The Blackout: The Effects of a Social Media Blackout on a PR Student

Social media is an important tool for everyone in today’s society. For a young adult, it seems crucial to constantly stay connected. If you’re a young communications professional in the making social media quickly becomes your middle name.

Forgetting about all of this, I accepted a challenge to go at least one week without logging on to Facebook and Twitter. My answer to this challenge was to add an extra week just to prove that I could handle it.

Here’s what I learned about myself, and PR, in the past two weeks:

Where’s the news?

I didn’t realize how much I relied on Twitter for news until I deleted Ubertwitter off of my Blackberry. Normally, I let my traditional media consumption habits fall to the wayside because of social media. The blackout helped to bring a more active media consumer out of me. I visited news websites more often for updates and actually caught myself paying more attention to the 5 o’ clock news. In addition to the Chronicle (which I normally read), I found myself desperately searching for the Daily News to read. In my personal life, I was also absent for a few personal updates via Facebook. I can’t believe I missed a couple of birthdays and relationship status changes! Shame on me, right?

Where are my contacts?

These days, when we make a new friend in person, our first or second instinct is to add them to our social network of choice. PR professionals often add their new professional contacts after a successful networking situation. For the past two weeks, I added no one. I started a list of people to follow last week to make sure that I wasn’t missing out on any potential contacts or hurting any feelings. Also, it was incredibly frustrating to realize that there were some contacts that I could ONLY reach through Facebook or Twitter. I made another list to remember whose phone numbers to get after the blackout.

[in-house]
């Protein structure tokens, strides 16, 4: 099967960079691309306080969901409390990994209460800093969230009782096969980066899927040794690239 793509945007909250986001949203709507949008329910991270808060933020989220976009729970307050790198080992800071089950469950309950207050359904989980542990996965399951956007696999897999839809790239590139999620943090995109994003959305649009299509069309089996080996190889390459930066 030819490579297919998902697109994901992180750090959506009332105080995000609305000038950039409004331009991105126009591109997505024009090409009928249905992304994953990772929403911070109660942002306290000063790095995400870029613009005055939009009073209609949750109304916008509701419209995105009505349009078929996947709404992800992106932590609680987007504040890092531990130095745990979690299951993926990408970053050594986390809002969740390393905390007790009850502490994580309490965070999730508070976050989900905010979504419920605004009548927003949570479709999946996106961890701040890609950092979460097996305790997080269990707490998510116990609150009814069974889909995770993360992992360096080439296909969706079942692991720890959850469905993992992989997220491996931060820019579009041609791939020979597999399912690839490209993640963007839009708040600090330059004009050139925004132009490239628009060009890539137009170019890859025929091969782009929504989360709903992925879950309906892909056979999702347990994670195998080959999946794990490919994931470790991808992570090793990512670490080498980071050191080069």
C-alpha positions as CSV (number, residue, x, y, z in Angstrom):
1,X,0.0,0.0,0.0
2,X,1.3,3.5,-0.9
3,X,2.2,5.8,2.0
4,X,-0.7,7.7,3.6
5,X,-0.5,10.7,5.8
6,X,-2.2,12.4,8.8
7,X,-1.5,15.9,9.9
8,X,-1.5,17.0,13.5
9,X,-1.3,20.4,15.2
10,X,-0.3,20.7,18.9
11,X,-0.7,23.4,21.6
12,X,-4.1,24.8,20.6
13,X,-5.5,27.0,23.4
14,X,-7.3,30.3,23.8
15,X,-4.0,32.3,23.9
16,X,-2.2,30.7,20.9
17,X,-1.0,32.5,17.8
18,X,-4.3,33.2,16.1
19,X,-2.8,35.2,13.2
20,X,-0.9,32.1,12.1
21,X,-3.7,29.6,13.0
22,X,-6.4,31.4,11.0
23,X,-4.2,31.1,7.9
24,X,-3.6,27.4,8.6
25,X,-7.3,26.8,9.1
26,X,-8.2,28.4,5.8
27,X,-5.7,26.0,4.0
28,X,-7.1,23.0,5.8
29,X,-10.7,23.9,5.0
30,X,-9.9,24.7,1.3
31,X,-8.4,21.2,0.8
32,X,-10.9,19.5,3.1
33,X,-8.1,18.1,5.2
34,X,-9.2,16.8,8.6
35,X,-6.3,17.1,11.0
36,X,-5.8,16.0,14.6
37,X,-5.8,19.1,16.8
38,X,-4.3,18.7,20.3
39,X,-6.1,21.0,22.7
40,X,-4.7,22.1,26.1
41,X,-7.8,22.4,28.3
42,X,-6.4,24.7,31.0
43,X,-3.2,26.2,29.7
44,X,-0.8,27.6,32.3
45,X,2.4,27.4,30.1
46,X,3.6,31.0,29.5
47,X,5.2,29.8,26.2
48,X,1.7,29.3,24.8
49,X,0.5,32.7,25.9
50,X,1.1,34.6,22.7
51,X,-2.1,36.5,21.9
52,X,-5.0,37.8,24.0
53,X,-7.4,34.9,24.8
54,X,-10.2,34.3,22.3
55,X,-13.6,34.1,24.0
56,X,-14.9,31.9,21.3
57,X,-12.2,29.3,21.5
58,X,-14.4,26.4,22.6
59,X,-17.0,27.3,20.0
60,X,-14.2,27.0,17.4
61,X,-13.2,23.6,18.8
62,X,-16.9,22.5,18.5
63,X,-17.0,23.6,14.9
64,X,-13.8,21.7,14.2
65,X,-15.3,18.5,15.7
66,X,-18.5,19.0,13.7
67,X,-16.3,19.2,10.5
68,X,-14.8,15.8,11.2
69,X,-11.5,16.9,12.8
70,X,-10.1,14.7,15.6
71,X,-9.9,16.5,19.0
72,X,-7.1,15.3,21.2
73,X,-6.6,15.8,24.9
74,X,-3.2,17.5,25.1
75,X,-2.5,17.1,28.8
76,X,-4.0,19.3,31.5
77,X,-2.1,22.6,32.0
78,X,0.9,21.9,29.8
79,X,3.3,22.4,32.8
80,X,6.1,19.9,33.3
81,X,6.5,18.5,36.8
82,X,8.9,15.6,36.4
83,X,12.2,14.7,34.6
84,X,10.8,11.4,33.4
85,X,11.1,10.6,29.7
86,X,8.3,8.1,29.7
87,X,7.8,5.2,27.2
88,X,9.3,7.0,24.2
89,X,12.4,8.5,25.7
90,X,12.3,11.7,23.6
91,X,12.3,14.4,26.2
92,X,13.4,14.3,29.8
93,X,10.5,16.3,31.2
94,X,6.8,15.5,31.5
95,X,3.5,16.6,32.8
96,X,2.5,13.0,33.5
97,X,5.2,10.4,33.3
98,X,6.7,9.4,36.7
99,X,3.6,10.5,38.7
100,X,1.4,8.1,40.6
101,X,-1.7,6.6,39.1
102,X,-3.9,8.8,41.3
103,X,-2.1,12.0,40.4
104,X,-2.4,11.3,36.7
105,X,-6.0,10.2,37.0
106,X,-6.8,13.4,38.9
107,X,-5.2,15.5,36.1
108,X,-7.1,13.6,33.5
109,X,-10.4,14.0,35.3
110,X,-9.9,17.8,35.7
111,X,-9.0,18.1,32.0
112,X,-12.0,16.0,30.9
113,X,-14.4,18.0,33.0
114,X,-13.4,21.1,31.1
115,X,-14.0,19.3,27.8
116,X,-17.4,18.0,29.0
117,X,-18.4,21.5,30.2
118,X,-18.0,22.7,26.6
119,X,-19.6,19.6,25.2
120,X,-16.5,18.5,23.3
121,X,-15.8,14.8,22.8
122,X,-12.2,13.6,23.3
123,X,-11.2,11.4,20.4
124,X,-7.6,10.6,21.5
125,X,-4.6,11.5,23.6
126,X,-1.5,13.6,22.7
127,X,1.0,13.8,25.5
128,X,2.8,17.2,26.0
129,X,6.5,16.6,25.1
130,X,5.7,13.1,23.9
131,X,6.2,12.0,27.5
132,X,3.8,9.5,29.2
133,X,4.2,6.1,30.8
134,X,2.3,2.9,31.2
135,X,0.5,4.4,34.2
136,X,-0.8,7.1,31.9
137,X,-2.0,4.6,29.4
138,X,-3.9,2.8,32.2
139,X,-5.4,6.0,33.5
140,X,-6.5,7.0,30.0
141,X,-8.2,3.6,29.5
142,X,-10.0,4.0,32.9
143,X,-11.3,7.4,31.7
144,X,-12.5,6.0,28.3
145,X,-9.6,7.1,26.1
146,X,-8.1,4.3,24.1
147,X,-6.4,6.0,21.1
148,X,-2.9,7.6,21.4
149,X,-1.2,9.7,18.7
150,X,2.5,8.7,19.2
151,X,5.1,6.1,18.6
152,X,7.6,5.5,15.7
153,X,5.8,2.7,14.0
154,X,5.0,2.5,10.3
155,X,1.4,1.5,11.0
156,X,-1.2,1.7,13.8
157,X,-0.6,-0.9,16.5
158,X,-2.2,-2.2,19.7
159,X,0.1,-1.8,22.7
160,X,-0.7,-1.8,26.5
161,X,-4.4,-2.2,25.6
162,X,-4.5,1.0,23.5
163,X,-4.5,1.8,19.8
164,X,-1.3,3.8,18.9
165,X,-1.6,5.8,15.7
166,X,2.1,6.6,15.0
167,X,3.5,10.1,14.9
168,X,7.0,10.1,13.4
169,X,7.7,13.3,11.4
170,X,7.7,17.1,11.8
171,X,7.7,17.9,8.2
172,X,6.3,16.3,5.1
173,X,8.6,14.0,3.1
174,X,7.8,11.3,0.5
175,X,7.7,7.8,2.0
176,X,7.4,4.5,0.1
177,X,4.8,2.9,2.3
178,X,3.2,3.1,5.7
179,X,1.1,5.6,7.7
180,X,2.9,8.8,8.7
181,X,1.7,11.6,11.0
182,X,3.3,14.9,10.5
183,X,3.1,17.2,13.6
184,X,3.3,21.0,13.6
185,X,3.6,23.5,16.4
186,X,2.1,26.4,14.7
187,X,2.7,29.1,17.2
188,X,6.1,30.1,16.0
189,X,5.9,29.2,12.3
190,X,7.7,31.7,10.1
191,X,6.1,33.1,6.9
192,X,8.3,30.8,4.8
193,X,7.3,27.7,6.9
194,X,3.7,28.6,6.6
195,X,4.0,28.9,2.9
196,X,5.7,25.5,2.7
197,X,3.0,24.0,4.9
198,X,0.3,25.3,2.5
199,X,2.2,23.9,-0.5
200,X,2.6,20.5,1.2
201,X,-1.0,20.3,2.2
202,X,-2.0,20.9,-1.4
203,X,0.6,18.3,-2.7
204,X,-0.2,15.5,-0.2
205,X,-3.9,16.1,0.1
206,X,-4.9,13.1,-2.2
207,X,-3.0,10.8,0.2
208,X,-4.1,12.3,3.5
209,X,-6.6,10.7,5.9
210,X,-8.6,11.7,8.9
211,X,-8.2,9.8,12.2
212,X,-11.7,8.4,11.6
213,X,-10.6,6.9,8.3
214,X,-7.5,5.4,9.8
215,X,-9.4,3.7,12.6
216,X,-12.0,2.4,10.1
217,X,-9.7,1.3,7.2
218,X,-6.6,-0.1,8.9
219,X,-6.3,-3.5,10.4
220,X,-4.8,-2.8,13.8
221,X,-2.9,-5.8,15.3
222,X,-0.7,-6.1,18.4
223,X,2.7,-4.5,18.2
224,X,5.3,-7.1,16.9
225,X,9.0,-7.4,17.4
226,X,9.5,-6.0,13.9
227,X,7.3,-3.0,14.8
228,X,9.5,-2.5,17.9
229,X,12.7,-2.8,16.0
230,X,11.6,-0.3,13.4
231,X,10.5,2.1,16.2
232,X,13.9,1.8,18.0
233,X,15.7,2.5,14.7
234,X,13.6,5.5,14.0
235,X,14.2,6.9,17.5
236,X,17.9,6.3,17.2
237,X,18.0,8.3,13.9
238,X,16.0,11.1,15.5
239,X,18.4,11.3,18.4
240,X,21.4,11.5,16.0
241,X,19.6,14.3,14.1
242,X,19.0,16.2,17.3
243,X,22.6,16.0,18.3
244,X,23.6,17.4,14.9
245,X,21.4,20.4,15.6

What’s the joke?

As anyone on Twitter knows, there are inside jokes and news exclusive to the site.  For example, artists give their Twitter fans a sneak peek of new music, and awareness campaigns gain a following on the site. Of course, I received none of the above. For me, this was just a simple case of being out of the loop until a friend would graciously fill me in. However, in the PR industry, failing to monitor the media especially social media can easily lead to an out of control situation.

I had homework before this?

On the bright side, I had more time to actually complete homework, PRSSA duties and more. I also had the opportunity to catch up on all the blogs and television shows (Entourage marathon!) that I had let get away from me. (Ironically, being off of Twitter actually made me miss a lot of the shows I wanted to catch up on. Usually, I would see a tweet about the show to remind me it was on!)

Isn’t there anything else to do?

The downside was clearly boredom. I had no idea how much of my spare time social media actually occupied. Without my favorite procrastination tools, I had nothing but extra time on my hands these past two weeks.

In the end, this blackout was a great reminder of the role social media plays in my life. It did not prove to be a necessity, but it absolutely serves many important purposes. Those functions can help to strengthen personal relationships; as well as help a public relations practitioner effectively do their job. Facebook and Twitter, respectively prove themselves to be irreplaceable in everyday life. I also proved to my challenger (my younger brother) that I could make it without Facebook and Twitter.  My real question is, in this day and age, why would anyone want to?

Nikki Croney PRSSA’s PR Director